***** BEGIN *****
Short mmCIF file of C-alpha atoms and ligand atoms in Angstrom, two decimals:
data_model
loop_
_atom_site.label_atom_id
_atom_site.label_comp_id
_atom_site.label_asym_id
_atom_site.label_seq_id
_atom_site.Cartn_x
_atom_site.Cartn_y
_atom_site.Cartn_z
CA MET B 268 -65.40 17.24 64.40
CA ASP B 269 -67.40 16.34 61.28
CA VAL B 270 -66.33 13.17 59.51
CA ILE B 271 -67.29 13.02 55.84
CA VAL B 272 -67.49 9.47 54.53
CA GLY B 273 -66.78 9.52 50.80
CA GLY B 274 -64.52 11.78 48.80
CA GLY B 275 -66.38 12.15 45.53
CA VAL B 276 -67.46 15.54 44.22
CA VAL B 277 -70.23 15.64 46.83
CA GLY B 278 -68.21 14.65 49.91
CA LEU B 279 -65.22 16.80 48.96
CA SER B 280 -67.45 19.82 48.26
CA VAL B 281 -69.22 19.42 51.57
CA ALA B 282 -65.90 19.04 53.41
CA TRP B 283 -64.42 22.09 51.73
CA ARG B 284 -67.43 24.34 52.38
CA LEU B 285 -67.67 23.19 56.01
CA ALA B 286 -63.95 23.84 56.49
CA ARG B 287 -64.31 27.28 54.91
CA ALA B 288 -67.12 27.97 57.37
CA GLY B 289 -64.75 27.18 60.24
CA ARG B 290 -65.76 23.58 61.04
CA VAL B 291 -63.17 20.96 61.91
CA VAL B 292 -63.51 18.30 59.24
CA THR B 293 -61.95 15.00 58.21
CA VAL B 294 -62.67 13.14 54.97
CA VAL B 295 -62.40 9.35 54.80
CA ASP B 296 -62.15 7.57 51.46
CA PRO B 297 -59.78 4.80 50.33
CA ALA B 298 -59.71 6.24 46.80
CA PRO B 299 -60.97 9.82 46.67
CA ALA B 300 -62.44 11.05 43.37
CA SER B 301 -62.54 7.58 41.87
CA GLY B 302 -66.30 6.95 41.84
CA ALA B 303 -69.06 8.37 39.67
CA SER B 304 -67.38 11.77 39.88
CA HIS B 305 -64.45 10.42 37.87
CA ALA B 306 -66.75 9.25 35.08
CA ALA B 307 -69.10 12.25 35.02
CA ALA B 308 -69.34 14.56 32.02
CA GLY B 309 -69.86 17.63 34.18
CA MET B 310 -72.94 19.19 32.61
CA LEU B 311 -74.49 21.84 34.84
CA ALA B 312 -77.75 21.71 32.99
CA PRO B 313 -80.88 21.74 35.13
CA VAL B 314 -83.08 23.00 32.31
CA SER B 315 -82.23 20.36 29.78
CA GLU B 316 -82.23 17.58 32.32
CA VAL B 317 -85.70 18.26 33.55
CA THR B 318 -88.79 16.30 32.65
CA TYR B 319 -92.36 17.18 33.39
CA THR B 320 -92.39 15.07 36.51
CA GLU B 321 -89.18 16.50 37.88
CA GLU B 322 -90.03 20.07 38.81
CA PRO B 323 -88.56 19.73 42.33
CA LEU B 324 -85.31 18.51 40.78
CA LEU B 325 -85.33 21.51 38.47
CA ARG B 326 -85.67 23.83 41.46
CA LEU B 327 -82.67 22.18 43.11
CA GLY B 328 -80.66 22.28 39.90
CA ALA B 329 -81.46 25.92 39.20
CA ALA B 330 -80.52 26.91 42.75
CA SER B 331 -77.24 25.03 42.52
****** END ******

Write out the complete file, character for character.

Short mmCIF file of C-alpha atoms and ligand atoms in Angstrom, two decimals:
data_model
loop_
_atom_site.label_atom_id
_atom_site.label_comp_id
_atom_site.label_asym_id
_atom_site.label_seq_id
_atom_site.Cartn_x
_atom_site.Cartn_y
_atom_site.Cartn_z
CA MET B 268 -65.40 17.24 64.40
CA ASP B 269 -67.40 16.34 61.28
CA VAL B 270 -66.33 13.17 59.51
CA ILE B 271 -67.29 13.02 55.84
CA VAL B 272 -67.49 9.47 54.53
CA GLY B 273 -66.78 9.52 50.80
CA GLY B 274 -64.52 11.78 48.80
CA GLY B 275 -66.38 12.15 45.53
CA VAL B 276 -67.46 15.54 44.22
CA VAL B 277 -70.23 15.64 46.83
CA GLY B 278 -68.21 14.65 49.91
CA LEU B 279 -65.22 16.80 48.96
CA SER B 280 -67.45 19.82 48.26
CA VAL B 281 -69.22 19.42 51.57
CA ALA B 282 -65.90 19.04 53.41
CA TRP B 283 -64.42 22.09 51.73
CA ARG B 284 -67.43 24.34 52.38
CA LEU B 285 -67.67 23.19 56.01
CA ALA B 286 -63.95 23.84 56.49
CA ARG B 287 -64.31 27.28 54.91
CA ALA B 288 -67.12 27.97 57.37
CA GLY B 289 -64.75 27.18 60.24
CA ARG B 290 -65.76 23.58 61.04
CA VAL B 291 -63.17 20.96 61.91
CA VAL B 292 -63.51 18.30 59.24
CA THR B 293 -61.95 15.00 58.21
CA VAL B 294 -62.67 13.14 54.97
CA VAL B 295 -62.40 9.35 54.80
CA ASP B 296 -62.15 7.57 51.46
CA PRO B 297 -59.78 4.80 50.33
CA ALA B 298 -59.71 6.24 46.80
CA PRO B 299 -60.97 9.82 46.67
CA ALA B 300 -62.44 11.05 43.37
CA SER B 301 -62.54 7.58 41.87
CA GLY B 302 -66.30 6.95 41.84
CA ALA B 303 -69.06 8.37 39.67
CA SER B 304 -67.38 11.77 39.88
CA HIS B 305 -64.45 10.42 37.87
CA ALA B 306 -66.75 9.25 35.08
CA ALA B 307 -69.10 12.25 35.02
CA ALA B 308 -69.34 14.56 32.02
CA GLY B 309 -69.86 17.63 34.18
CA MET B 310 -72.94 19.19 32.61
CA LEU B 311 -74.49 21.84 34.84
CA ALA B 312 -77.75 21.71 32.99
CA PRO B 313 -80.88 21.74 35.13
CA VAL B 314 -83.08 23.00 32.31
CA SER B 315 -82.23 20.36 29.78
CA GLU B 316 -82.23 17.58 32.32
CA VAL B 317 -85.70 18.26 33.55
CA THR B 318 -88.79 16.30 32.65
CA TYR B 319 -92.36 17.18 33.39
CA THR B 320 -92.39 15.07 36.51
CA GLU B 321 -89.18 16.50 37.88
CA GLU B 322 -90.03 20.07 38.81
CA PRO B 323 -88.56 19.73 42.33
CA LEU B 324 -85.31 18.51 40.78
CA LEU B 325 -85.33 21.51 38.47
CA ARG B 326 -85.67 23.83 41.46
CA LEU B 327 -82.67 22.18 43.11
CA GLY B 328 -80.66 22.28 39.90
CA ALA B 329 -81.46 25.92 39.20
CA ALA B 330 -80.52 26.91 42.75
CA SER B 331 -77.24 25.03 42.52